Honoring the Equinox & Cyclical Shifts

Happy Equinox to you dear friend! If you’re in the Northern Hemisphere like me, welcome to the glorious descent into Fall. And to all of my Southern Hemisphere friends, welcome to the bounty of Spring! Yesterday/today marked the shift in seasonality where the light of night and day are equal in number and even if one was not previously conscious of this shift, did you feel something? A change in the air perhaps?

I love these transition times of the year because it seems that even those who are not earth worshippers or who don’t find meaning in these “celebratory” days are still attuned to the shifts in some way. Perhaps it is their ancestral memory, reawakening to the cycles of nature that once dictated the patterns of our lives. But regardless of one’s belief, on the equinoxes and solstices I always see folks coming together in celebration without knowing what the day really is…and yet it feels beyond coincidence.

In this time full of modern conveniences, we are not bound by the changes of the seasons. We no longer have to call that the grain harvest is finished, like many of our ancestors would have done on Mabon. We don’t feel an intense wave of relief when we see the first green growth on Ostara morn. In a world of grocery stores and next day delivery, we as a culture are disconnected from these cyclical shifts.

And yet, we still honor them.

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People gather at the end of September for fall festivals, pumpkin patches, and bonfires – an echo of the harvest celebrations in our past. We all feel the turning inwards as the leaves begin to fall or the excitement as the trees begin to show their growth.

Despite our cultural conditioning at present, we are still completely intertwined with the natural cycles on a spiritual, energetic, and cellular level. If we choose to honor that directly through ritual or simply observing that the equinox is happening may be irrelevant – for our body’s still know it’s happening and consciously or no, we will shift, even ever so slightly, as the Earth does.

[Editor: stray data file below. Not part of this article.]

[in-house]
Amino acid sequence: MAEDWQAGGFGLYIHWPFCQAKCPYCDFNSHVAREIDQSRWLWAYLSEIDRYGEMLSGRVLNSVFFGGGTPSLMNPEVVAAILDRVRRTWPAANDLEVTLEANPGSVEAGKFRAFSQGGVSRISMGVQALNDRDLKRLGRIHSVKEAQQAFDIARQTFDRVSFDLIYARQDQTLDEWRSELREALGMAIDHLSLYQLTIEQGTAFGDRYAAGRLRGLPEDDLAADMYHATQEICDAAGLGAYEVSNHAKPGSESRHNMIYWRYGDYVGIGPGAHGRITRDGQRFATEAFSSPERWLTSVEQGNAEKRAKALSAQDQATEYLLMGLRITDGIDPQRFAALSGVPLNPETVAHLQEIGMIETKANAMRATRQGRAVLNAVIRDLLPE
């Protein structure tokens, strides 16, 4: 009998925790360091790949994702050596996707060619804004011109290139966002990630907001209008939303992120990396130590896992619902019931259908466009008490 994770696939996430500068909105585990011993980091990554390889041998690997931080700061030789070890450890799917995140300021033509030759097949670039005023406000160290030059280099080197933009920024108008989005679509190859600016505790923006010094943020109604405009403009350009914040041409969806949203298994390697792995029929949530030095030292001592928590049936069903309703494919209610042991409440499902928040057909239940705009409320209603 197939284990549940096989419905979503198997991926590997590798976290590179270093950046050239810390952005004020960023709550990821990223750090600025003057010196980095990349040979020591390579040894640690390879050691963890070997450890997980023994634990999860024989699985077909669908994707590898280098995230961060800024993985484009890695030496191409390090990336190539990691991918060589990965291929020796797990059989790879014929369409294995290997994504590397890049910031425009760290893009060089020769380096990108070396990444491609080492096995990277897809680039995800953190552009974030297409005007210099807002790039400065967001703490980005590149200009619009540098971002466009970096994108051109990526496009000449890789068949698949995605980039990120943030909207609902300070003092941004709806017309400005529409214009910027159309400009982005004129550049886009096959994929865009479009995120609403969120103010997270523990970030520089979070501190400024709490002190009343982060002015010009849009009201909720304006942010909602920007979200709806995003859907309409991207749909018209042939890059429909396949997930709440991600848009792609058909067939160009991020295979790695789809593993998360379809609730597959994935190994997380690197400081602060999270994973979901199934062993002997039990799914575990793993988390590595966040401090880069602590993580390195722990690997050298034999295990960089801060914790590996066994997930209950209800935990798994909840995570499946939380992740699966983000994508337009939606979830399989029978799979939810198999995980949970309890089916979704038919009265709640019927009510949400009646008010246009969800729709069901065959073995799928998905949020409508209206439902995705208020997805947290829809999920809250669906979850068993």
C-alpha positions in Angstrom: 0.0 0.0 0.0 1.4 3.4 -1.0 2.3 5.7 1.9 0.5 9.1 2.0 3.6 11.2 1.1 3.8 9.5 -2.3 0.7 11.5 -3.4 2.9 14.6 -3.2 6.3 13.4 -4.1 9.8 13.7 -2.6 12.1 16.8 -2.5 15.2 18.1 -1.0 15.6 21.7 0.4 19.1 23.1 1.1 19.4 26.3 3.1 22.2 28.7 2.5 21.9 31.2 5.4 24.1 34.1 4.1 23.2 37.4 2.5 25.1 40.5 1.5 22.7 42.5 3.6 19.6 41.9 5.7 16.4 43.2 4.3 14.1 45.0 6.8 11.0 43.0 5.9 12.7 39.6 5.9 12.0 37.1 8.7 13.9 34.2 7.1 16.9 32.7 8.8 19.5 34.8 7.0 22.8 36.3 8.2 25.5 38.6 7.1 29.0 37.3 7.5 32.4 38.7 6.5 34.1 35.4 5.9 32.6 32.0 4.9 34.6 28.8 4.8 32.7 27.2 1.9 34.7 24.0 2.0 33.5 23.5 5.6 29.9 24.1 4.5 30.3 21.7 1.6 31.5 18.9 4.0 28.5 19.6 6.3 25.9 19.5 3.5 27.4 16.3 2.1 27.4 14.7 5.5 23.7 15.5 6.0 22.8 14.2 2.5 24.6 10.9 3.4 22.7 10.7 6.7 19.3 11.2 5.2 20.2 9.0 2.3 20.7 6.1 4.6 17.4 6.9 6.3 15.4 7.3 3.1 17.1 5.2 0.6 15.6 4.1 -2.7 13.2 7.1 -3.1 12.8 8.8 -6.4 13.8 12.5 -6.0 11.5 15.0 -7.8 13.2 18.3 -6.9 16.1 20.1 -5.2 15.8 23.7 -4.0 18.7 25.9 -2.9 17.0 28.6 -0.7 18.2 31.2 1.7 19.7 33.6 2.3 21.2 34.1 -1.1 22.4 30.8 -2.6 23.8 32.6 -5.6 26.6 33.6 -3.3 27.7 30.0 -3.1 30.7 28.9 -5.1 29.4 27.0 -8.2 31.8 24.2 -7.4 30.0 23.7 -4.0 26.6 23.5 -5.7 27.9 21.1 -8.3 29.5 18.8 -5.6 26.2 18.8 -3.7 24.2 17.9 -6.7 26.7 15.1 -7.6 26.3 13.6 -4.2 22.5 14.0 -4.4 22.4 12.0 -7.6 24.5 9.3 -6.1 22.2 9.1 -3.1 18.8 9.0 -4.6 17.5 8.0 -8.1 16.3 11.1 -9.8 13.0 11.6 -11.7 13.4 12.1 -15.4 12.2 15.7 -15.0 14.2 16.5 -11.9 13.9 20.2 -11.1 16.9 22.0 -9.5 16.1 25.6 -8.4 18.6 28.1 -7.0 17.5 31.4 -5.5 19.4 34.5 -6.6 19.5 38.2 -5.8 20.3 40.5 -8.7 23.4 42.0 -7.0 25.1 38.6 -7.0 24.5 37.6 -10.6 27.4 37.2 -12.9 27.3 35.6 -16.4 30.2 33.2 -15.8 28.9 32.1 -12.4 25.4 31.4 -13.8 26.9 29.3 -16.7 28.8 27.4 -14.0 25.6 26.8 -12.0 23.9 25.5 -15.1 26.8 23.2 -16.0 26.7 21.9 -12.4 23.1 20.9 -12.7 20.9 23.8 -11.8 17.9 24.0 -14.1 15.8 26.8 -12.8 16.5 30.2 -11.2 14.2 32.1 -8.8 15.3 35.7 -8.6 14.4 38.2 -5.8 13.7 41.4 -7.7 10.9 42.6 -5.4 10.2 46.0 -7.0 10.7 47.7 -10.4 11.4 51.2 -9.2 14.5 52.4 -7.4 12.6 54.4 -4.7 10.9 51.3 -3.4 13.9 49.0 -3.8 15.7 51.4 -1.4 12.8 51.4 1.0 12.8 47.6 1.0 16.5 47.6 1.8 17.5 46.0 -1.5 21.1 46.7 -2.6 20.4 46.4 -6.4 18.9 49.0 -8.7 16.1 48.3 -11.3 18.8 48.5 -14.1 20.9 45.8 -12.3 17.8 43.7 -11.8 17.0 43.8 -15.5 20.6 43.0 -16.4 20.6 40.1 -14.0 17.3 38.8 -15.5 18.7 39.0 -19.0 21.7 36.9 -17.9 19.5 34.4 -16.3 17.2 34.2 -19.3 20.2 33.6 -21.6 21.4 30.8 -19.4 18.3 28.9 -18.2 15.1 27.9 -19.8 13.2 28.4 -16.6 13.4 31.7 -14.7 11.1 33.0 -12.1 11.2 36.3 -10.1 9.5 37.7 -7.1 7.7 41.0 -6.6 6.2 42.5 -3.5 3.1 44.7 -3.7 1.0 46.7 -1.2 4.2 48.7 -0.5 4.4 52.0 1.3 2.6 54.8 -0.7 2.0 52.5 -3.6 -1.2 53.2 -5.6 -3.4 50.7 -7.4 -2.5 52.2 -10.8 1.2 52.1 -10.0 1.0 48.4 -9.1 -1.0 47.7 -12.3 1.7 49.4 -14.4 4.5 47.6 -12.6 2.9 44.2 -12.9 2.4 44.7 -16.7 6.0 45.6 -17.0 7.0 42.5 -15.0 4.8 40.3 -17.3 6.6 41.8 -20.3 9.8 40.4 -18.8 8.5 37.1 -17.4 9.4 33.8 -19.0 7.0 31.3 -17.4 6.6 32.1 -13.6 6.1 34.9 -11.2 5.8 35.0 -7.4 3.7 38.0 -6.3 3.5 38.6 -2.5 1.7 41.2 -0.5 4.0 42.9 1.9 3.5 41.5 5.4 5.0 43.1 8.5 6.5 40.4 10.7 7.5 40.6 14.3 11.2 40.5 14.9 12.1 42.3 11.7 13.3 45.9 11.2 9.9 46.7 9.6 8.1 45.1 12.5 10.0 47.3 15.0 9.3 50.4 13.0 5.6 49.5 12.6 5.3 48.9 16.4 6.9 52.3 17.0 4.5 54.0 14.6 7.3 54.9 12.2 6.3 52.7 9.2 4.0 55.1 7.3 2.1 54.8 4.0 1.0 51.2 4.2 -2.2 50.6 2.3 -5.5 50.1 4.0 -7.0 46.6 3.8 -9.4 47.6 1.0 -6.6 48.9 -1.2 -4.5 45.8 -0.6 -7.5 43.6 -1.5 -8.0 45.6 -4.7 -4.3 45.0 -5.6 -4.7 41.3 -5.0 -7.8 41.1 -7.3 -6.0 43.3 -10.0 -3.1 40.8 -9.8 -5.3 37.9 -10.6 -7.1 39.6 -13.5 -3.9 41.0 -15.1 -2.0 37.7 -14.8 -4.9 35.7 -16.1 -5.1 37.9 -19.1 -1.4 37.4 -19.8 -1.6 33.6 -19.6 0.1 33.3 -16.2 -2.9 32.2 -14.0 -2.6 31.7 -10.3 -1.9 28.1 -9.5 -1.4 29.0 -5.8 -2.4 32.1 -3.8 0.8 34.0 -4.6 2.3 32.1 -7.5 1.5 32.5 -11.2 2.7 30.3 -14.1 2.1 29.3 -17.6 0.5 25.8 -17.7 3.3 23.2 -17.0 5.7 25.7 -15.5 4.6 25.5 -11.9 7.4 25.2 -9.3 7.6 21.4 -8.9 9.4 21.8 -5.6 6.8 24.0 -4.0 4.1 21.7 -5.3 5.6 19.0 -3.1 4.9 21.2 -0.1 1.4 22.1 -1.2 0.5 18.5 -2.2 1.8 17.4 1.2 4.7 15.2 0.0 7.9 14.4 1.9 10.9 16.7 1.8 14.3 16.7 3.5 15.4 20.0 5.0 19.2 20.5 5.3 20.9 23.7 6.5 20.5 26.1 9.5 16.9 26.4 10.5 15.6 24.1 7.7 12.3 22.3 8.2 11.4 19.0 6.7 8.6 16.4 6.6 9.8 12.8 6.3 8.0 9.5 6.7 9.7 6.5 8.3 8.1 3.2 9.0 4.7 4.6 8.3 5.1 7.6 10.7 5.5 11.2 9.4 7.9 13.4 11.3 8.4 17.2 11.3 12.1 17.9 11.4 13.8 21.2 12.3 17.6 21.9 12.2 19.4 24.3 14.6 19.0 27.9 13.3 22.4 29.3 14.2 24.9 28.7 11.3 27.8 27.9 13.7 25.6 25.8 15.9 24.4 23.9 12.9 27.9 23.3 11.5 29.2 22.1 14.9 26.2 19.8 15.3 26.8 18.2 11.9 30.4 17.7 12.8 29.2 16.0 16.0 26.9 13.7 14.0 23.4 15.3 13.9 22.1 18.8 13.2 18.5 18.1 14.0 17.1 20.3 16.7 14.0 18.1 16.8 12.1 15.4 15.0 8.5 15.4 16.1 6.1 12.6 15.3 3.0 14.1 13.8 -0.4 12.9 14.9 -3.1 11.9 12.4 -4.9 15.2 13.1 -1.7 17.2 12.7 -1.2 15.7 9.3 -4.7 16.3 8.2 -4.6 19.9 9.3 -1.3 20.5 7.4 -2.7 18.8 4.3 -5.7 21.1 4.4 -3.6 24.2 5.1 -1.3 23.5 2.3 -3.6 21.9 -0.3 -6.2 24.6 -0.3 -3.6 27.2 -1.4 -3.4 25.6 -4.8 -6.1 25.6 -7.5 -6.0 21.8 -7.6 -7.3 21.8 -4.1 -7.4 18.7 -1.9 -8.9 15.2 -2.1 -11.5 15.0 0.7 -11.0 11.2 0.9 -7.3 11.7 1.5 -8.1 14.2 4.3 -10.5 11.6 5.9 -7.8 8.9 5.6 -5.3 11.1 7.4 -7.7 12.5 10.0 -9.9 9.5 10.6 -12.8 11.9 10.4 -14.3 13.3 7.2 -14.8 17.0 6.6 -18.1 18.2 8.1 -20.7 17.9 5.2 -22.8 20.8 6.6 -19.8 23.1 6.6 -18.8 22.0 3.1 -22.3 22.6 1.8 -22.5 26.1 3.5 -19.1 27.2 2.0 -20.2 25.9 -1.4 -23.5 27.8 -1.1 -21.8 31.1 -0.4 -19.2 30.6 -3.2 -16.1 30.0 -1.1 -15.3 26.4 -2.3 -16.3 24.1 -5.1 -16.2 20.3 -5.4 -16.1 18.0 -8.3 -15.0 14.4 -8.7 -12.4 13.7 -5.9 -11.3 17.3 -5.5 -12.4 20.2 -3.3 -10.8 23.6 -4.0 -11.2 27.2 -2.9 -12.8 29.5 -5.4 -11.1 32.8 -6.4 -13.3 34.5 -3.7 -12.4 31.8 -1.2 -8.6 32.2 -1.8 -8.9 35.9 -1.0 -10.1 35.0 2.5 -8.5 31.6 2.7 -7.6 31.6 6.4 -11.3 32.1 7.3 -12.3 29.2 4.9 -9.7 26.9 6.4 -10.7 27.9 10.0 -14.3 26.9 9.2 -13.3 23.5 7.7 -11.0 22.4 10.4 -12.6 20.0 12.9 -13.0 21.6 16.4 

A Simple Practice to Honor the Equinox

Honoring the seasonal cycles can be incredibly simple too. If you’re here in the Northern Hemisphere, step outside and take a deep breath. What do you smell? Do you notice the almost sweet scent of decay in the forest as the mushrooms begin to do their work? Maybe you smell woodsmoke and fire as neighbors huddle around them for warmth.

With every step you may see acorns on the ground and hear the leaves crunching under your feet. And do you wonder, how marvelous is it that the acorn falls in Autumn and under the right conditions, will grow into the towering Oak it came from some day?

And do you see that, the great web of the orbweaver connected to the same tree? Just like the orbweaver spins its web, opening a portal into the otherworldly expressions of fall, what are you weaving in this season?

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Recognizing these seasonal shifts and observing what comes up in your being is the most simple way of reconnecting yourself with the natural world. You don’t need tools or books or spells – all you need is you, a willingness to listen to your inner knowings, and a desire to live in relationship with the Earth & its seasons.

How will you honor these changes?

I would love to hear your practices, rituals, and observations in the comments below! But for now, I leave you with this beautiful poem by the late Mary Oliver:

In the deep fall
don’t you imagine the leaves think how
comfortable it will be to touch
the earth instead of the
nothingness of air and the endless
freshets of wind? And don’t you think
the trees themselves, especially those with mossy,
warm caves, begin to think

of the birds that will come — six, a dozen — to sleep
inside their bodies? And don’t you hear
the goldenrod whispering goodbye,
the everlasting being crowned with the first
tuffets of snow? The pond
vanishes, and the white field over which
the fox runs so quickly brings out
its blue shadows. And the wind pumps its
bellows. And at evening especially,
the piled firewood shifts a little,
longing to be on its way.
— Song for Autumn by Mary Oliver

With love,
Sarah


RELATED READING: Herbal Allies for the Return of Spring

(for all my Southern Hemisphere friends!